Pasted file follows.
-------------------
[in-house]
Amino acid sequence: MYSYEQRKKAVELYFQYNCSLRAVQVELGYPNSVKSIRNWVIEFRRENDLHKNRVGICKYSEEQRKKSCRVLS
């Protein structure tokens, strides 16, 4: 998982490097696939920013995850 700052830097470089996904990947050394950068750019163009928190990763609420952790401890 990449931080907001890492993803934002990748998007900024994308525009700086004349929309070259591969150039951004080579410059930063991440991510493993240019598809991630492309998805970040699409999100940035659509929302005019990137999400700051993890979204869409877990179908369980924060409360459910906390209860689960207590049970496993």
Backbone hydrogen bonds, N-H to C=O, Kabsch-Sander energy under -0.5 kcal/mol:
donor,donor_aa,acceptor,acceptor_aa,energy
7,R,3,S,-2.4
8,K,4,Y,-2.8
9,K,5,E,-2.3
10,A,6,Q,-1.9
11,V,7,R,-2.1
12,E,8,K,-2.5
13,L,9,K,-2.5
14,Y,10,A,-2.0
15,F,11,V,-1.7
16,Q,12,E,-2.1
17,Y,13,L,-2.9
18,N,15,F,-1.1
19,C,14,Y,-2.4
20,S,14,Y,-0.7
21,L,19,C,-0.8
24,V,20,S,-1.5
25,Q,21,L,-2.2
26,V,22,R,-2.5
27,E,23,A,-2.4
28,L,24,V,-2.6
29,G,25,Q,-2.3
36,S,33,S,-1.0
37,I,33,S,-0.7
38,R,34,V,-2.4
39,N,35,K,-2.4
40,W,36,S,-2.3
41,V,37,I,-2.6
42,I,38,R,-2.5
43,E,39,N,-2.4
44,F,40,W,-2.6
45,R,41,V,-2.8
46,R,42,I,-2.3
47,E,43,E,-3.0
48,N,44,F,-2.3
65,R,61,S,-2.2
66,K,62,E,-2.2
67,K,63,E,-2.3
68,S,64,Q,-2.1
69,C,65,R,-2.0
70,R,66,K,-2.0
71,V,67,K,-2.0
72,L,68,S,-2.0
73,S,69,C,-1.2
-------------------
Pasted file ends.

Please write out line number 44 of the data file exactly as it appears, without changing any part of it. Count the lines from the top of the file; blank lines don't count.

69,C,65,R,-2.0